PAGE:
The Mariners started the season as the surprise of baseball. A 13-2 start all while shattering home run records and pummelling their opponents.
Soon thereafter the baseball gods began to strike back and have sent the Mariners into a spiral and straight into the team that they were expected to be.
The fast start gave fans hope, but the cruel remind of the “step-back” season came quickly. While things have been dreadful to say the least over the first few months of the season, there are still good things coming out of T-Mobile Park.
Here are three quick “Good Things” going on with the Mariners right now.
1. The Catching Situation
When the Mariners traded Alex Colome for Omar Narvaez the reaction was mixed. Narvaez had shown offensive potential with the Chicago White Sox, but the defense was lacking. While the defense is still a work in progress, Narvaez has been a solid contributor at the plate and is developing into arguably one of the better offensive catchers in the American League.
No one should be surprised if Narvaez is an All-Star this season. Besides Narvaez the Mariners made an early season trade with the San Francisco Giants to acquire Tom Murphy to be the backup catcher. Murphy, once a promising prospect with the Colorado Rockies, has been a tremendous find for the Mariners.
An .857 OPS from your BACKUP catcher is nothing short of outstanding; plus Murphy has at least been solid defensively behind the plate. The Mariners might (key word is might) have the best catching tandem in the American League and arguably the top duo the club has ever had. This duo should be something that fans are excited about as both players could be (could because we all know Trader Jerry will trade anyone) Mariners for a significant amount of time.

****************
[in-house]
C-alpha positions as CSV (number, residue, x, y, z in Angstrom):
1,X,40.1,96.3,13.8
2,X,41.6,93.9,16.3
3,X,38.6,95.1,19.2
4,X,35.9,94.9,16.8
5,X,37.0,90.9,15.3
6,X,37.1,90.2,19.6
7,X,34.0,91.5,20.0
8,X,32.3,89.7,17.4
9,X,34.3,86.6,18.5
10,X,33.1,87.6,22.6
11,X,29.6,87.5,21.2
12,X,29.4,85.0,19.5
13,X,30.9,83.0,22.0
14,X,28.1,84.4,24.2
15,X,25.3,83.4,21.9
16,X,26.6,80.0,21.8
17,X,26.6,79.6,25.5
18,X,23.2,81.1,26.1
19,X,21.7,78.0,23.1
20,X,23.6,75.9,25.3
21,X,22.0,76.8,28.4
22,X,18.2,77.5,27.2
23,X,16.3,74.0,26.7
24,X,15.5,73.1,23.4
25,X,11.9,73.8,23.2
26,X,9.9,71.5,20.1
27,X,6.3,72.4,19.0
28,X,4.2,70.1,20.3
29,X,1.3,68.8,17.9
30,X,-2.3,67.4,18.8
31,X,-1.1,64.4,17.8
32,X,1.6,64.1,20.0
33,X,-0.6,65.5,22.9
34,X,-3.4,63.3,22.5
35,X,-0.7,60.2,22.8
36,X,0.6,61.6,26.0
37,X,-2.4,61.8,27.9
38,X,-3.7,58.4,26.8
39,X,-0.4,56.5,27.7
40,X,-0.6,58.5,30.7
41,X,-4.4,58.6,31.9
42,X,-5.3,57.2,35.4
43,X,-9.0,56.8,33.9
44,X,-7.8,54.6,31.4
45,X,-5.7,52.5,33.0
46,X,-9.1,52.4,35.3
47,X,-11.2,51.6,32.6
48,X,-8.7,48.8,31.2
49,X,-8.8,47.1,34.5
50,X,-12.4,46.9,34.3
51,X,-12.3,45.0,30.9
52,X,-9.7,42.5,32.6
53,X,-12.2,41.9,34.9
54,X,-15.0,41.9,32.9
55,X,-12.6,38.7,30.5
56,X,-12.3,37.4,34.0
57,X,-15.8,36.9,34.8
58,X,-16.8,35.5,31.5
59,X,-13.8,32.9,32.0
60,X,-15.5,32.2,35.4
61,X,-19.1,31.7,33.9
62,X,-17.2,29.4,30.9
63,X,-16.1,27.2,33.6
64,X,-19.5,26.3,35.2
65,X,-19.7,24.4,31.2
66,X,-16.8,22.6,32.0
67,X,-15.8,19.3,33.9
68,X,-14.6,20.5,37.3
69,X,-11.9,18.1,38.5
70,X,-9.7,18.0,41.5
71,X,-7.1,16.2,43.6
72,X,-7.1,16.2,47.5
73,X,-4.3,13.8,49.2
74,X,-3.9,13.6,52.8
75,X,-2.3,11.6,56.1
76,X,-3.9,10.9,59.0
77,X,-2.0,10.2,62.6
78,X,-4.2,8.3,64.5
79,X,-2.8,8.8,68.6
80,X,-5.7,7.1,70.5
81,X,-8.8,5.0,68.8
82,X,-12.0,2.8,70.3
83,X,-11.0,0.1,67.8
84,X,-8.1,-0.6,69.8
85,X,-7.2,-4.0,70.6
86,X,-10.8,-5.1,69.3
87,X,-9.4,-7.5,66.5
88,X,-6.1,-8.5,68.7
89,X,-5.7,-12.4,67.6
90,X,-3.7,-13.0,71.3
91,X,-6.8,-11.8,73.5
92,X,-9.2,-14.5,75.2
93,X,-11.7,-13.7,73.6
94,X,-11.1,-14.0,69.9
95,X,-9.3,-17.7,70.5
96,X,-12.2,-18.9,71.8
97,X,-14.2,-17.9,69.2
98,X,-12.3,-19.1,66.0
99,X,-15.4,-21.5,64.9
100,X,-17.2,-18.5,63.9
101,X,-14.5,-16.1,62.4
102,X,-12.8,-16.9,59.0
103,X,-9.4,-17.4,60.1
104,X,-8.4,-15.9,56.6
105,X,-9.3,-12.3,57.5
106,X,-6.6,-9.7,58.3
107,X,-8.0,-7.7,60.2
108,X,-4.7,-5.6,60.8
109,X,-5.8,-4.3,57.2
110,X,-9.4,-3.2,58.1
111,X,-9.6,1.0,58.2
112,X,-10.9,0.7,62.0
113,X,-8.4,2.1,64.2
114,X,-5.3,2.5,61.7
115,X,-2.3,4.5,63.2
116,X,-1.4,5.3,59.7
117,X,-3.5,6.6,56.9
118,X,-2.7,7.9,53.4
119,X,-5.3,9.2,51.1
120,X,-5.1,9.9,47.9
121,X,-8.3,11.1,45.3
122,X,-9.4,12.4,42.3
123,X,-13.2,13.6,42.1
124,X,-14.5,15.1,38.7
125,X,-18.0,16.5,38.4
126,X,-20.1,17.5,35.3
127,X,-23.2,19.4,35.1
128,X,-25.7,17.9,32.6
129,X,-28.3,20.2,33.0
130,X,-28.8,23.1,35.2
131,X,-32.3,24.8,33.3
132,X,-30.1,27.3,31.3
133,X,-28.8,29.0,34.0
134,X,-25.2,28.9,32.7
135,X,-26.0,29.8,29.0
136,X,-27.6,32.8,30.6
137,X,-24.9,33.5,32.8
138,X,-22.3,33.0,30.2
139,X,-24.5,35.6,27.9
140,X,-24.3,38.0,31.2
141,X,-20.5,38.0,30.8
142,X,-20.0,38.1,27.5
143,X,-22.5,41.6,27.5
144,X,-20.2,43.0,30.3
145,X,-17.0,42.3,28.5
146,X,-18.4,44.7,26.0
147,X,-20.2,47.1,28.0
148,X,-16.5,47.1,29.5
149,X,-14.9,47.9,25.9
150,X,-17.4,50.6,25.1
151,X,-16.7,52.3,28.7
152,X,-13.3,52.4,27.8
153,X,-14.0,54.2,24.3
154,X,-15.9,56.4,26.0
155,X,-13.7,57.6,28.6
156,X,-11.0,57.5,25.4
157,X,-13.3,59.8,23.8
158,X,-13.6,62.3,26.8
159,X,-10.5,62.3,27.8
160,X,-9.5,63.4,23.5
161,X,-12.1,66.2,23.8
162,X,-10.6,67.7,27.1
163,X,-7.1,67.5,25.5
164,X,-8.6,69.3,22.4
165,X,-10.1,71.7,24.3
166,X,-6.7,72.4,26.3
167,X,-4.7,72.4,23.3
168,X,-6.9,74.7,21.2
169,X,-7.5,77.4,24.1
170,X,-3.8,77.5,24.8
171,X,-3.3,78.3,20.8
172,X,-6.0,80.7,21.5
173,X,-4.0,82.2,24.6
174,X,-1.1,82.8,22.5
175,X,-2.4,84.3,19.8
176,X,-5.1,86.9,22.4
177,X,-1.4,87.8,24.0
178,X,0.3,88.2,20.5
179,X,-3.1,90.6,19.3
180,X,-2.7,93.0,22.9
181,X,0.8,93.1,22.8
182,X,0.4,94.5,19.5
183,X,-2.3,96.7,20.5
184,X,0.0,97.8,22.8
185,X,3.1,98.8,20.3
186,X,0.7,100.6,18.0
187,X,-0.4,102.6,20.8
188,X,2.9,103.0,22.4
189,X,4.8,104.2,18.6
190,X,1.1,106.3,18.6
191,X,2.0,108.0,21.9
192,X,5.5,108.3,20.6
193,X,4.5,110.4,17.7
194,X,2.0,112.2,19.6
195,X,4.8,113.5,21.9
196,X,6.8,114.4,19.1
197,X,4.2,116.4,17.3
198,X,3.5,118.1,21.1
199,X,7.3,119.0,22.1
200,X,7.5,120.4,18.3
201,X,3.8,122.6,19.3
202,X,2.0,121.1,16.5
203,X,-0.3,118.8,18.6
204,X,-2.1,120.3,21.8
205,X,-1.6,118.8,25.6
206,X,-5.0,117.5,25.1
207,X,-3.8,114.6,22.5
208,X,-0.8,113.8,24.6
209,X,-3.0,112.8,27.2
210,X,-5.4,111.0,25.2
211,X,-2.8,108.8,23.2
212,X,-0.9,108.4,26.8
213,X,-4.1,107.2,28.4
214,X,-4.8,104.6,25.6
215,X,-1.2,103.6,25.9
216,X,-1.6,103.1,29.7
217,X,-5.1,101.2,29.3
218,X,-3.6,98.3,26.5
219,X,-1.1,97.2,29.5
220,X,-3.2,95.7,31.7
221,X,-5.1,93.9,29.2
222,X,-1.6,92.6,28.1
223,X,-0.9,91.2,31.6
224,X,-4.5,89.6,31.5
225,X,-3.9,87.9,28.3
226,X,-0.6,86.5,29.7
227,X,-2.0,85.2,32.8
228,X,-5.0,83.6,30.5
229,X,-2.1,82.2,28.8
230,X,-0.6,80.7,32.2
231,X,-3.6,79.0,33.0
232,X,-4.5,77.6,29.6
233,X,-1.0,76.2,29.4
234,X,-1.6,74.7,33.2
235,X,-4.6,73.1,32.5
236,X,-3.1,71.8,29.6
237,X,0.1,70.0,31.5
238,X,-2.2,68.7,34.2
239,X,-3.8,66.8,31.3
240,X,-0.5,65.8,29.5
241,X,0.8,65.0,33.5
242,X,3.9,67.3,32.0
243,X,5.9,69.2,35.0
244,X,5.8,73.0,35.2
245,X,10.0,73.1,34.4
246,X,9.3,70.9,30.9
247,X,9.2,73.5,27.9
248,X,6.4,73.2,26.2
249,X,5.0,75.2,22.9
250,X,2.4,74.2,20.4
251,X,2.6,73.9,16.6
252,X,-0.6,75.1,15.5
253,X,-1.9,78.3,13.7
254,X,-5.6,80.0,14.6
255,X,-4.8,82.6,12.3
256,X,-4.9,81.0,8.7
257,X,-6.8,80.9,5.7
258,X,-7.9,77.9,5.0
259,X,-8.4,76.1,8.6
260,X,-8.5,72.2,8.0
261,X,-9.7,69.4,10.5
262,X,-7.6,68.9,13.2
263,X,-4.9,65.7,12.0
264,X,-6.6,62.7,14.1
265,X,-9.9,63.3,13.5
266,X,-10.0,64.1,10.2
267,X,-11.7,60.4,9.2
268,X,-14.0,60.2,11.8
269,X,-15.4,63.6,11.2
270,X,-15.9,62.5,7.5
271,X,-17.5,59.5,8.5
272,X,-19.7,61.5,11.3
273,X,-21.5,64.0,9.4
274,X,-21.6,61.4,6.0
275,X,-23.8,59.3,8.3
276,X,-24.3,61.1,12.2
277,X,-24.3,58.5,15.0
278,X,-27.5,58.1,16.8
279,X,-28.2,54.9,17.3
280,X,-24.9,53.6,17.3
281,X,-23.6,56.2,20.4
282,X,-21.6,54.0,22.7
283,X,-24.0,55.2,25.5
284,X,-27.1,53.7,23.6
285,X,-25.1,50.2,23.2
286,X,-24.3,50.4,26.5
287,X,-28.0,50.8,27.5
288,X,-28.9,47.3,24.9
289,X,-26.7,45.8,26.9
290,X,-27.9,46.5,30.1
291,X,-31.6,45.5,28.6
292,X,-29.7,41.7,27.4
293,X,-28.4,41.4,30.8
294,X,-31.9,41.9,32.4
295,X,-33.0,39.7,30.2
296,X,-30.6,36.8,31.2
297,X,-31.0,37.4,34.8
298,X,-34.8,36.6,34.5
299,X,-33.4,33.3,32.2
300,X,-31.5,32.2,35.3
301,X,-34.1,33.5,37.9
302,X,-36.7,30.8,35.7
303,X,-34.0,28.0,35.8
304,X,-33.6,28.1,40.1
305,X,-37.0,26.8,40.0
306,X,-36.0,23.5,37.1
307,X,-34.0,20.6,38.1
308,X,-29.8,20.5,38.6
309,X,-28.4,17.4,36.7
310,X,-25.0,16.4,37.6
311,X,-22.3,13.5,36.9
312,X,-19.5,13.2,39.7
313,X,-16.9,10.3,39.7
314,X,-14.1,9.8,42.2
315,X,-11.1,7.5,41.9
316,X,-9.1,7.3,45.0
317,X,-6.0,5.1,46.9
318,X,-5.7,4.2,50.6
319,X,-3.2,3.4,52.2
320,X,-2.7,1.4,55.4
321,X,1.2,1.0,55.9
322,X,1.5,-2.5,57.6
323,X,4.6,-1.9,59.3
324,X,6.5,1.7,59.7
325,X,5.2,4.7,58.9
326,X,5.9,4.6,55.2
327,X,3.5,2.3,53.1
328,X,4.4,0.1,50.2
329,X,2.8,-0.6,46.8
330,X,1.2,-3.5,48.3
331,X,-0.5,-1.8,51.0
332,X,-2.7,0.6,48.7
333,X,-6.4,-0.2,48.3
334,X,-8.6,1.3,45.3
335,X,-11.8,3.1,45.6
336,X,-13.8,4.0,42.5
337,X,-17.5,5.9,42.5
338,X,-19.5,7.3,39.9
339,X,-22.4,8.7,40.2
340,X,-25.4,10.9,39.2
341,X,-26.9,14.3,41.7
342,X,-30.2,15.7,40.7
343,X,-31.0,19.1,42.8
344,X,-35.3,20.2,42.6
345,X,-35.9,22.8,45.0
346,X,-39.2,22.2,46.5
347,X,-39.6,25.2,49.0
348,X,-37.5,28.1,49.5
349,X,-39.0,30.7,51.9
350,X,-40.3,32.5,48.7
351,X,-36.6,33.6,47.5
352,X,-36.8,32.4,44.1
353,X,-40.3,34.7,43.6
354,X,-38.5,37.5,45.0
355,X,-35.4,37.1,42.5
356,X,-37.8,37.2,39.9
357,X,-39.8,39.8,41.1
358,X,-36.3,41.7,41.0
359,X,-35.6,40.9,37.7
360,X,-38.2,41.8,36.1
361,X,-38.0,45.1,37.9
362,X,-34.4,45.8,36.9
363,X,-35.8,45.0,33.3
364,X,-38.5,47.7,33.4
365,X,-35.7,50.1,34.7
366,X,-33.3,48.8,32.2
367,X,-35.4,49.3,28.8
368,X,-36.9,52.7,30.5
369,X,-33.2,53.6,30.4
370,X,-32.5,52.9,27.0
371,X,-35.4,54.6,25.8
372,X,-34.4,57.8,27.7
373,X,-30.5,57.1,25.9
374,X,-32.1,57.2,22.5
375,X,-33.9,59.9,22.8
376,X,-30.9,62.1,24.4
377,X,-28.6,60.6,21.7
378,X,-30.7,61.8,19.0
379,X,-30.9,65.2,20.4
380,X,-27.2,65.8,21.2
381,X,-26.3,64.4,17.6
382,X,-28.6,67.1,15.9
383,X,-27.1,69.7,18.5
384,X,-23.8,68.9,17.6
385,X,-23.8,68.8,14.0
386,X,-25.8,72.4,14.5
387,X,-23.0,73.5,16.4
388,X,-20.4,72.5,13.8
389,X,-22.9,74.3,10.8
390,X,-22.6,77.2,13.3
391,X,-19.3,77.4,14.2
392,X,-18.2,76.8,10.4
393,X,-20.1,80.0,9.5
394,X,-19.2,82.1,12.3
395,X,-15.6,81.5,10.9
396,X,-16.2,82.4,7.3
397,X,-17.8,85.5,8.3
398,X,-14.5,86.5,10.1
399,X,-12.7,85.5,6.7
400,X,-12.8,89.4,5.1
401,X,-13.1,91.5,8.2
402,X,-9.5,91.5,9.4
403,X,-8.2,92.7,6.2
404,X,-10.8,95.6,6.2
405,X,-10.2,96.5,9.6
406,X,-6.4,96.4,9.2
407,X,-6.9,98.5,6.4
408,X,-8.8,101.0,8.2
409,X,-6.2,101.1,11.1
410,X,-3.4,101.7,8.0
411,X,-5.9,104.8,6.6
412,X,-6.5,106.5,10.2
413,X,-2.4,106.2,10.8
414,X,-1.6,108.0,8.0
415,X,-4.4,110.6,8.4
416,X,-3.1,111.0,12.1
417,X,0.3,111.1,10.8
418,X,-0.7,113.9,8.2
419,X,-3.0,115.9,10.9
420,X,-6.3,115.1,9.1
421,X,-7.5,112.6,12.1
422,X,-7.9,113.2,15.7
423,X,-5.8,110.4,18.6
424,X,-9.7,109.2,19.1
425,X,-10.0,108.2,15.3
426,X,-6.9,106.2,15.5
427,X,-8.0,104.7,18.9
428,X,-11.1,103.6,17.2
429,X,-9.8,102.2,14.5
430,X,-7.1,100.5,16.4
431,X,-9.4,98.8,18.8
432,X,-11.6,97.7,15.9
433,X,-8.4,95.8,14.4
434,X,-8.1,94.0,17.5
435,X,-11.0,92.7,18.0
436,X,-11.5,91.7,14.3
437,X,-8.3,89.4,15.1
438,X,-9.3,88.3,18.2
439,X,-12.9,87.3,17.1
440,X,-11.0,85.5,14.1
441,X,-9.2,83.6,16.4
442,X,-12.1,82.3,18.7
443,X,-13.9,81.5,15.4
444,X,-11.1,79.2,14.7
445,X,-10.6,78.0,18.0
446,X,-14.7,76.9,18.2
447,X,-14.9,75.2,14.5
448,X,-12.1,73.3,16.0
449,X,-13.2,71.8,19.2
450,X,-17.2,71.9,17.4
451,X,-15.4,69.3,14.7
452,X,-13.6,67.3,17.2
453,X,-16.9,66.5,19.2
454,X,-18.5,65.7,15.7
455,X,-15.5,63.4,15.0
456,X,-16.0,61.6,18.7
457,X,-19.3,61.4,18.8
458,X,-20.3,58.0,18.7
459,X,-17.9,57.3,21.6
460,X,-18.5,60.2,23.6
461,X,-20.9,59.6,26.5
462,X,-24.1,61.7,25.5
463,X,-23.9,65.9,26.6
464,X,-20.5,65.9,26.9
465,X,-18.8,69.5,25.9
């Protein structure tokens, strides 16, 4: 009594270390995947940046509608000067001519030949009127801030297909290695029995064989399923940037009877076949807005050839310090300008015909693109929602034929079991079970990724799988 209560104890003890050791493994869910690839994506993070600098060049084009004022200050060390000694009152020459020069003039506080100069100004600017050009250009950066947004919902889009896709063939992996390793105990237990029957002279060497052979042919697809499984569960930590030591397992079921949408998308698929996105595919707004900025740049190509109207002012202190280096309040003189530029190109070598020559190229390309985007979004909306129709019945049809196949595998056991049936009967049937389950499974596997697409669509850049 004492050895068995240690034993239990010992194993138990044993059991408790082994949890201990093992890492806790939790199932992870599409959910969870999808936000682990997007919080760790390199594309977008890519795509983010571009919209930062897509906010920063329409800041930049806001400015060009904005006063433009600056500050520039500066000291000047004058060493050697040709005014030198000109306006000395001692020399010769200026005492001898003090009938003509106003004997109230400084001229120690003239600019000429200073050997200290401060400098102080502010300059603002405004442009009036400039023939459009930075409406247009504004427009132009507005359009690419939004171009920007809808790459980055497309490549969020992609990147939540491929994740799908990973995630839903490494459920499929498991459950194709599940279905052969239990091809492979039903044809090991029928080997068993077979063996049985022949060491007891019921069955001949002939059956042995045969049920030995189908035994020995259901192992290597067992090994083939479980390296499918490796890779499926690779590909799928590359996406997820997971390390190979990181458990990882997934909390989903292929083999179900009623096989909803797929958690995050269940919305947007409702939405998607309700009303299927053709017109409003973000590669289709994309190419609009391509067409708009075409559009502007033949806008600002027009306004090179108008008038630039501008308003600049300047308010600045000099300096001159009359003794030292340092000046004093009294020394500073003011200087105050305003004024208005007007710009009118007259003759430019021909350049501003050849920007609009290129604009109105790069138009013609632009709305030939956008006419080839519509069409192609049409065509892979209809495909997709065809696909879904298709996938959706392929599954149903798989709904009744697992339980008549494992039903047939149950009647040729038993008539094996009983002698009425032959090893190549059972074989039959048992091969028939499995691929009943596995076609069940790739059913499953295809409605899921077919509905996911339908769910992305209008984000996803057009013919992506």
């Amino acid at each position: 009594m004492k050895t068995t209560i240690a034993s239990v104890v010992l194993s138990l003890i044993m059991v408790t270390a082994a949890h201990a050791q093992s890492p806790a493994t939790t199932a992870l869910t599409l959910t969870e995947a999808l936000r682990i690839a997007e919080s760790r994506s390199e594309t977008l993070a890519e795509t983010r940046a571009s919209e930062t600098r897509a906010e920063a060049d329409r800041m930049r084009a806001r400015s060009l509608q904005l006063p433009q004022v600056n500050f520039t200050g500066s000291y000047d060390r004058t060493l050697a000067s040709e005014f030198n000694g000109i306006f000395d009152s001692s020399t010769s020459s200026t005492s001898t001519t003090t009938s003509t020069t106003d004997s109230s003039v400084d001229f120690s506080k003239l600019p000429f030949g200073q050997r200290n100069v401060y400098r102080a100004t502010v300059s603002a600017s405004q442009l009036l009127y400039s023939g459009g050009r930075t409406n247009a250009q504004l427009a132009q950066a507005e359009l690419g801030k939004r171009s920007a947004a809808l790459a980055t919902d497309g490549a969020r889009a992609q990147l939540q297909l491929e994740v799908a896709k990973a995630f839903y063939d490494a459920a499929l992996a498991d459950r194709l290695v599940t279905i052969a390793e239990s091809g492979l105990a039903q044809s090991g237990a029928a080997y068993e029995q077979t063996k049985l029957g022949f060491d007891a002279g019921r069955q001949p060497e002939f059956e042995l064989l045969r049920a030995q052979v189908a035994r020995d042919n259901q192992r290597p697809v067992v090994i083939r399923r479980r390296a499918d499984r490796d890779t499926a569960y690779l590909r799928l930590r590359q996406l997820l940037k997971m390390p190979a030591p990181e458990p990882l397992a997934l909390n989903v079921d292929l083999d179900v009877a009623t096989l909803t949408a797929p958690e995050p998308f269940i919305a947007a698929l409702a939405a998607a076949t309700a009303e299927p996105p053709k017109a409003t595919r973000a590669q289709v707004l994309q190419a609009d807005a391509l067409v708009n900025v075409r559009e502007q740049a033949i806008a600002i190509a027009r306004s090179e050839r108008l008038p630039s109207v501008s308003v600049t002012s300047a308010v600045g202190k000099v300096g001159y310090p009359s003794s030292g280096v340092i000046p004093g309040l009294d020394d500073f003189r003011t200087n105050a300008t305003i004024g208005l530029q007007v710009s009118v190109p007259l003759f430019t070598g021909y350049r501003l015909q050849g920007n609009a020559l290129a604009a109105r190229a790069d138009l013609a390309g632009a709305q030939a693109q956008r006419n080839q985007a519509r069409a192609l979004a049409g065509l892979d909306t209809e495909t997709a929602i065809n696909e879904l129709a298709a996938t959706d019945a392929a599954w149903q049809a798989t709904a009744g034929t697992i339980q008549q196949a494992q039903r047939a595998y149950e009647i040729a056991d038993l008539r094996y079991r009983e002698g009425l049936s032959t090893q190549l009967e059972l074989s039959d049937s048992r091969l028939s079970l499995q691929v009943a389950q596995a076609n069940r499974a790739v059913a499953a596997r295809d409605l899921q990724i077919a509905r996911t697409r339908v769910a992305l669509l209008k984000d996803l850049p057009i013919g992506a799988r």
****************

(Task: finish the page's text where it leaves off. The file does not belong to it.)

I’ll admit it, prior to the season started I was not a huge supporter of Daniel Vogelbach (admitting that might get me shunned from contributing to this site). I didn’t see how he fit on the roster and wasn’t sure he could provide enough value with his bat to offset his defensive limitations (obviously this was before the entire organization decided to punt defense for the 2019 season).
As the season has gone on Vogelbach has become a steady contributor and is one of the few bright spots of the team up to this point. His prodigious power has fans clamoring for an appearance in the Home Run Derby (which might be easy for him since he could be an All-Star himself). Vogelbach has endeared himself to the fan base while showing that he could be a future middle of the order bat.
This is definitely a positive development as Vogelbach will be cost controlled for a few more years and if he keeps this production up he will far exceed his contract value which will allow the Mariners to spend money elsewhere.
3. Draft Position for 2020
When the talk of a “step-back” season first started it was frustrating to hear that the team wanted to be competitive as possible. If you’re going to step back, then step all the way back, be happy with being bad at the major league level and get as high of a draft position as possible.
Early on in the season when the Mariners were playing well it looked like their pick in 2020 would be in the mid teens, but now the team is hovering around a top five pick and will almost assuredly finish the season with a top 10 pick in 2020.
This is definitely a good thing as the team needs to continue to stockpile as many assets as possible and the higher the draft pick the better.